EU diplomats urged the next Israeli government not to abandon the two-state solution and raised concerns over PM designate Benjamin Netanyahu's commitment to the Middle East peace process.
Netanyahu backs a two-state solution but says any future Palestinian state must be demilitarized
"I think we could have a rough start but we need to move ahead with the peace process because the two-state solution road is narrowing and we can't afford the luxury of waiting," said the Czech Republic's Europe Minister Alexander Vondra on Monday, Feb. 23, at a meeting with the EU'S 27 foreign ministers in Brussels. The Czech Republic currently holds the EU's rotating presidency.
Asked about the prospects of a coalition headed by hard-line Likud Party leader Benjamin Netanyahu, Swedish foreign minister Carl Bildt said that the EU should push Netanyahu not to enter into a coalition which would call the two-state solution into question.
"I think it's very important that we send a strong signal that that is not going to be acceptable," he said.
Nevertheless, EU foreign policy chief Javier Solana stressed that the bloc was "ready to cooperate with the government elected by the people."
"I think the time for crisis management is over and we have to (focus on) conflict resolution as soon as possible," Solana said.
Solana plans to tour the Middle East this week, ahead of a March 2 Gaza donors' conference in Egypt.
EU officials also urged Israel to re-open border crossings into the Gaza Strip, with Bildt saying that "reconstruction without ending the siege is useless."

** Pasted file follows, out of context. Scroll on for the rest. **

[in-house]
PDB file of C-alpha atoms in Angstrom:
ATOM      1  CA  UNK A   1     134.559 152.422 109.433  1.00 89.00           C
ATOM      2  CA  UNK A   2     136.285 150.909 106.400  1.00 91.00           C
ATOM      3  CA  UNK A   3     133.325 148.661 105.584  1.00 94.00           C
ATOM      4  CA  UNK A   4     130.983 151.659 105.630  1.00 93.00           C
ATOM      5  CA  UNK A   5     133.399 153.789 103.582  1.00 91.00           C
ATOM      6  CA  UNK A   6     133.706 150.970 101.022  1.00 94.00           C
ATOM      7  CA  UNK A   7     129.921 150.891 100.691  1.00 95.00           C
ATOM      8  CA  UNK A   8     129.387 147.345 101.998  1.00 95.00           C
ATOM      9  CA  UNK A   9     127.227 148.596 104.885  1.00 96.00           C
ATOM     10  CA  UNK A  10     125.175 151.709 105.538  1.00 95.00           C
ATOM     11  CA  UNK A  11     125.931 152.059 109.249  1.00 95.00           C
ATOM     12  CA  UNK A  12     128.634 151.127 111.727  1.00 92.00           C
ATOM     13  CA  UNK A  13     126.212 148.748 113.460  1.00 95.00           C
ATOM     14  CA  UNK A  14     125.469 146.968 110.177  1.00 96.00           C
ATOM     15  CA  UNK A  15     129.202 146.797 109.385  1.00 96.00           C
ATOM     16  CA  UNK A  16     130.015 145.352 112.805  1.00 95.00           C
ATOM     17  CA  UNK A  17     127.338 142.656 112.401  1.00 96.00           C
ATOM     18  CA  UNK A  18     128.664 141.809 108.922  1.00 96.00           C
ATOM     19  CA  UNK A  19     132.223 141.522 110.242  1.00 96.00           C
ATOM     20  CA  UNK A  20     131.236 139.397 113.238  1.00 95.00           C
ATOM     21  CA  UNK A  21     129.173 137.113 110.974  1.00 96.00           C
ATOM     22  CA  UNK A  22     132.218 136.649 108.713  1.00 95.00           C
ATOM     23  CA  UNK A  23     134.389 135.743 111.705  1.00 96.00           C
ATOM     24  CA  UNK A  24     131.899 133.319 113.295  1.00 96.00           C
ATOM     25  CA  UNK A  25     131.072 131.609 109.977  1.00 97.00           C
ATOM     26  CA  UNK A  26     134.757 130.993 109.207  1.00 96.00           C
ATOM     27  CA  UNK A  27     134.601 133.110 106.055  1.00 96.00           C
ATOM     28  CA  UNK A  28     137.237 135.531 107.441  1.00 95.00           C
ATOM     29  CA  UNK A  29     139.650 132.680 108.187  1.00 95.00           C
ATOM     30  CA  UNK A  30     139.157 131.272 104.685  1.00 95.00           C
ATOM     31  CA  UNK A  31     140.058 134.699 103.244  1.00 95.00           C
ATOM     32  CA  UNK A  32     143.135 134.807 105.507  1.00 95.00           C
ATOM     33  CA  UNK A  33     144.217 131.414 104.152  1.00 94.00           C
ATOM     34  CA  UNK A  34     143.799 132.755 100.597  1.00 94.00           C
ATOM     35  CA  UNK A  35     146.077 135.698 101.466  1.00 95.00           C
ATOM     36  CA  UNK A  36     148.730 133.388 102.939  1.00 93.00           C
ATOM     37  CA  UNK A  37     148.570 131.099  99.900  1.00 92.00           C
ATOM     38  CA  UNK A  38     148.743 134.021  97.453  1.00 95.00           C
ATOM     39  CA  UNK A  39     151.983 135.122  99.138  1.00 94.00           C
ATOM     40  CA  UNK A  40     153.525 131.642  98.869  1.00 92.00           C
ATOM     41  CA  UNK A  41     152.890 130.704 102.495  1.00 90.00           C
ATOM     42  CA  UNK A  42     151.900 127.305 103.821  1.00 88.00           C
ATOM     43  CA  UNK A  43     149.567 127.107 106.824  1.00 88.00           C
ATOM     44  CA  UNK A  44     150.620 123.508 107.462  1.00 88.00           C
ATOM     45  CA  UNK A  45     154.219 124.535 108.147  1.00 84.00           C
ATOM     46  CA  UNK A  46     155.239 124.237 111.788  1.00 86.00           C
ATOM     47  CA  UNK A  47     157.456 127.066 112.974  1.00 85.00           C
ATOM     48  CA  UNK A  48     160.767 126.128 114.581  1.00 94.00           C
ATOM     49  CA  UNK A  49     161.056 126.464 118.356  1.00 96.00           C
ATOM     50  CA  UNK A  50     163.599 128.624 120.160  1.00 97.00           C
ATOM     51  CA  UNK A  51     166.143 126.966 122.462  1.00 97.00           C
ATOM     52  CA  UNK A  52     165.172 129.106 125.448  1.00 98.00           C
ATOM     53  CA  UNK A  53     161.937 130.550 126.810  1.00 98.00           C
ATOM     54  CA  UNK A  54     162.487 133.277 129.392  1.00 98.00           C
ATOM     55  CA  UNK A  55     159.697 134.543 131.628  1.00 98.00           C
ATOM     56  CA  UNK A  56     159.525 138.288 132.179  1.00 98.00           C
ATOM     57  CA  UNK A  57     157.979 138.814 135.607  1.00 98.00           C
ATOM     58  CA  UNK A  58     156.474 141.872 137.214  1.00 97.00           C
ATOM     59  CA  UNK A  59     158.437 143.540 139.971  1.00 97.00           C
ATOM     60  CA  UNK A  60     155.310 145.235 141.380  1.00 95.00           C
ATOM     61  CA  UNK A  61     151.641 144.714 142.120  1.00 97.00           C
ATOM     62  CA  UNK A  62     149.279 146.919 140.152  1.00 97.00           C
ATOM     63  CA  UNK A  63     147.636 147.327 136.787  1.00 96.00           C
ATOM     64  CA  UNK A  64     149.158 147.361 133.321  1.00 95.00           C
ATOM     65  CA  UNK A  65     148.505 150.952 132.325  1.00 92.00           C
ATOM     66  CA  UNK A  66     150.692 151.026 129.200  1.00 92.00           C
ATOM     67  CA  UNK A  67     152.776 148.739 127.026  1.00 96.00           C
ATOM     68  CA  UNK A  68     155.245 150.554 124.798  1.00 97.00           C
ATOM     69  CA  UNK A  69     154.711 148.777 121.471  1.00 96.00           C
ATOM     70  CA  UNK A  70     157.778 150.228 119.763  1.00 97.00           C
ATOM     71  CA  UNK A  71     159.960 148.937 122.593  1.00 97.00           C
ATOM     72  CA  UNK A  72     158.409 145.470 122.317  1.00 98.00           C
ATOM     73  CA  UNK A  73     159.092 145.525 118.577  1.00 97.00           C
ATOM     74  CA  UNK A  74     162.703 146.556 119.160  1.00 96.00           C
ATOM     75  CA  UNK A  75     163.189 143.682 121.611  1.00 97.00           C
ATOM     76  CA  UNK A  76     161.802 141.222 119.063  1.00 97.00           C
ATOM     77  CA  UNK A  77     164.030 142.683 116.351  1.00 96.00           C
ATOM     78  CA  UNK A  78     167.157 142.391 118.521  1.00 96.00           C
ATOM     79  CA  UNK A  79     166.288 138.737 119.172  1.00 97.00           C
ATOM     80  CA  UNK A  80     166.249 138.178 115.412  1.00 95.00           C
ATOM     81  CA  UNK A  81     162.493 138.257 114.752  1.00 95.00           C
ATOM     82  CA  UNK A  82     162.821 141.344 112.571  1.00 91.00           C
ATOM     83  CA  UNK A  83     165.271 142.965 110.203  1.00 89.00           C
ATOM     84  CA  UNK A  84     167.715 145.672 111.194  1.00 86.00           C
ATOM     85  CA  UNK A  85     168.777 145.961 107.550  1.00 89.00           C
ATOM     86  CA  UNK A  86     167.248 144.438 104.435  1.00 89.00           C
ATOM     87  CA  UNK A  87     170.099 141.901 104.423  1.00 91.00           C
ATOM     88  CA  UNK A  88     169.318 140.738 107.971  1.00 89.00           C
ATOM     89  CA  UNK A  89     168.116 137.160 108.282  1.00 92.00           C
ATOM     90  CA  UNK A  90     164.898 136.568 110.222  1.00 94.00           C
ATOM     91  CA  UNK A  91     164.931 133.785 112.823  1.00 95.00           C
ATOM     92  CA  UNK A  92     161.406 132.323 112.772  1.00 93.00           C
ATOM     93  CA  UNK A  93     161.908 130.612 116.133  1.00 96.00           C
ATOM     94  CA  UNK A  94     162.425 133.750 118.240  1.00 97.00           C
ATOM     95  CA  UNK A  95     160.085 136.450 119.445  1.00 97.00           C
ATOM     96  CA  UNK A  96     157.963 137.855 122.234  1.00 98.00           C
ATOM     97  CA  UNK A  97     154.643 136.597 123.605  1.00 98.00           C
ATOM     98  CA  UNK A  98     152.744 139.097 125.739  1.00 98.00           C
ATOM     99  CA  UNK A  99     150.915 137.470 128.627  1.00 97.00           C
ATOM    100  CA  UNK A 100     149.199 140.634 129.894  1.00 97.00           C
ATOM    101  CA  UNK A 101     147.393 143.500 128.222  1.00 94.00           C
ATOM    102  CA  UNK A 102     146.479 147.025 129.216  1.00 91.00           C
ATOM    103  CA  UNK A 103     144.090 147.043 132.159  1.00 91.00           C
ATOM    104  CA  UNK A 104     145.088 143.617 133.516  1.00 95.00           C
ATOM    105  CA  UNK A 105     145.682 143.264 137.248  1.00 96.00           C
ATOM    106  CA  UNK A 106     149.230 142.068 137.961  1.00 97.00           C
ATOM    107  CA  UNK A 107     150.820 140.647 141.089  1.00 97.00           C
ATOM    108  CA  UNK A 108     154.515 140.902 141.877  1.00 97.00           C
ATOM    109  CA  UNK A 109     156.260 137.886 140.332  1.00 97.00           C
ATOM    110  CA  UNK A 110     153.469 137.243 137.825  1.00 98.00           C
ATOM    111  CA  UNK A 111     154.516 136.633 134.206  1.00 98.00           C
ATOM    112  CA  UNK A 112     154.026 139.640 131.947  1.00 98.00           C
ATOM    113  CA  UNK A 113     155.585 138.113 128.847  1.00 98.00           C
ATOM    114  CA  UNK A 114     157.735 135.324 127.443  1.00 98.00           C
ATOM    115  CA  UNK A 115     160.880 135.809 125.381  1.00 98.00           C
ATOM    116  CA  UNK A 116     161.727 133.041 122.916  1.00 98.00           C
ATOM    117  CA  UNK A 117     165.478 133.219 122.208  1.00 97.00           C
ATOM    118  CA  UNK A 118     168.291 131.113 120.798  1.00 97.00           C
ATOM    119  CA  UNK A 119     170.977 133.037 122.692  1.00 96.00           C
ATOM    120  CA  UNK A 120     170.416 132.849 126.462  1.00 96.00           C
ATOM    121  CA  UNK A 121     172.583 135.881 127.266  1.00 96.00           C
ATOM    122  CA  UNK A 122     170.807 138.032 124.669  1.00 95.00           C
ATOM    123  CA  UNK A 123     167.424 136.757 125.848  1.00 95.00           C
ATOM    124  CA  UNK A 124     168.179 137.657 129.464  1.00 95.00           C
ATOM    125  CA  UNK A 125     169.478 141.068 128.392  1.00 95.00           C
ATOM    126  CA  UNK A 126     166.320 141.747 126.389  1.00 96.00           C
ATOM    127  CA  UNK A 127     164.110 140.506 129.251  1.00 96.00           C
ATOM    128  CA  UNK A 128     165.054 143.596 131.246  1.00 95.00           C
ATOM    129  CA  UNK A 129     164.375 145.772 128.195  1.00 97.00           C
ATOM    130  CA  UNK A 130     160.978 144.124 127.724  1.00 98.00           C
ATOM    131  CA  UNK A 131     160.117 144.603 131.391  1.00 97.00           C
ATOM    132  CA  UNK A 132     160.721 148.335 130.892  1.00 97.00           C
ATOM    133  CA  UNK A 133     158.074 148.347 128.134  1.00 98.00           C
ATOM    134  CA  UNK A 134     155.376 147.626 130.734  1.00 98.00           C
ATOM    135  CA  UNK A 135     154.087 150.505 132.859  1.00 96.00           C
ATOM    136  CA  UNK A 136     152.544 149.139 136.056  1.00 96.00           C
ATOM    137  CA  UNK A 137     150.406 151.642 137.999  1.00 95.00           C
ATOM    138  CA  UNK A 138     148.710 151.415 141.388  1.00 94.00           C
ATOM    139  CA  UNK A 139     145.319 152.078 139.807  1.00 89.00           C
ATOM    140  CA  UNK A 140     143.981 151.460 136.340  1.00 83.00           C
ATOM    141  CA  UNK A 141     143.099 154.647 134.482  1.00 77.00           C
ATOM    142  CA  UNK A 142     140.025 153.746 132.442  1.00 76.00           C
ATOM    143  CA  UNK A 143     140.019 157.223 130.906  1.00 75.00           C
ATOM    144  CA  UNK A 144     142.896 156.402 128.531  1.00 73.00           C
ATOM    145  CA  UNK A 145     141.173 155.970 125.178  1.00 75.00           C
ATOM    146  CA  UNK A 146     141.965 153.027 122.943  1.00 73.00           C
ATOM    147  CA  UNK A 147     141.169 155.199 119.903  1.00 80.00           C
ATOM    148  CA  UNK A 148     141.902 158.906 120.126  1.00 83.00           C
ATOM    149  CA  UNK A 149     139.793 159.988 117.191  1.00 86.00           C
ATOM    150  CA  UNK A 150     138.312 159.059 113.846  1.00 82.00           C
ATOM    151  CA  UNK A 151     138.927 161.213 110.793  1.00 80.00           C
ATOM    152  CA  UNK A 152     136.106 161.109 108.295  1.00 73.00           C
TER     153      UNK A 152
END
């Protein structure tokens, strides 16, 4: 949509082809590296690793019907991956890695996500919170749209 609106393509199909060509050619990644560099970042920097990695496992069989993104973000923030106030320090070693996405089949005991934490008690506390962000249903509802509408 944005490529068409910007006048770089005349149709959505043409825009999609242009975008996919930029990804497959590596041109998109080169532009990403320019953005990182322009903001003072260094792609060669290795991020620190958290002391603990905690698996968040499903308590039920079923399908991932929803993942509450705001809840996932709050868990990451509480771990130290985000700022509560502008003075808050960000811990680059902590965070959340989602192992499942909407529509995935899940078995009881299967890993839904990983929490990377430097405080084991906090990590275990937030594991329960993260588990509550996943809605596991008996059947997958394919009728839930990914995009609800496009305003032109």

Livni is now playing a queenmaker role
Israeli President Shimon Peres asked hard-liner Netanyahu to form the next Israeli cabinet last Friday, after holding consultations with the country's party leaders.
Although the centrist Kadima party won 28 seats in the election, one more than the Likud, a majority of factions recommended Netanyahu for the premiership as he stands a better chance of cobbling together a coalition by an April 3 deadline.
But so far, Benjamin Netanyahu has failed to persuade his top rivals such as outgoing Foreign Minister Tzipi Livni to join his cabinet, increasing the chances of a right-wing Israeli coalition likely to brake the sputtering Middle East peace talks.
Her first attempt to become Israel's second woman prime minister scuppered, Livni shot down Netanyahu's invitation for her Kadima party to enter his government, although she did agree to meet him for further talks.
"We didn't reach any agreement," Livni told reporters on Sunday. "There is an essential divergence and we have to clarify if there is a possible common path. We didn't make progress on any essential subjects," Livni said.
Anticipating the EU's concerns, she said the main difference centered on the principle of a two-state solution to the Israeli-Palestinian conflict, which Livni supports.
"On the essential subject for arriving at a (coalition) agreement -- that there should be two states for two peoples and a final accord with the Palestinians -- there is no agreement," said Livni.
Israeli's unstable political landscape
Ehud Barak said his moderate party would rather be in opposition
Netanyahu can almost certainly count on support from fellow right-wingers for a 65-bloc in the 120-member parliament, but is widely believed to favor a broad coalition that would have better survival chances. A right-wing alliance, he believes, would be unlikely to last a full term and would put Israel at odds with US President Barack Obama, who has vowed to vigorously pursue peace talks.
On Monday, Netanyahu met with the head of center-left Labour, outgoing Defense Minister Ehud Barak, to try to entice him into his cabinet by offering him the defense again as well as four other ministries, according to local media.
Barak rejected the offer, saying that his dovish party will serve as a "responsible, serious and constructive opposition."
Barak has consistently maintained that he would take Labour -- the veteran party that put up its worst-ever performance in the February 10 election with just 13 seats -- into opposition.
Israel's system of proportional representation usually forces premiers to secure coalition partners among the myriad of smaller parties, resulting in governments that are notoriously unstable.
Jane Paulick (dpa, AP, AFP)
Editor: Nick Amies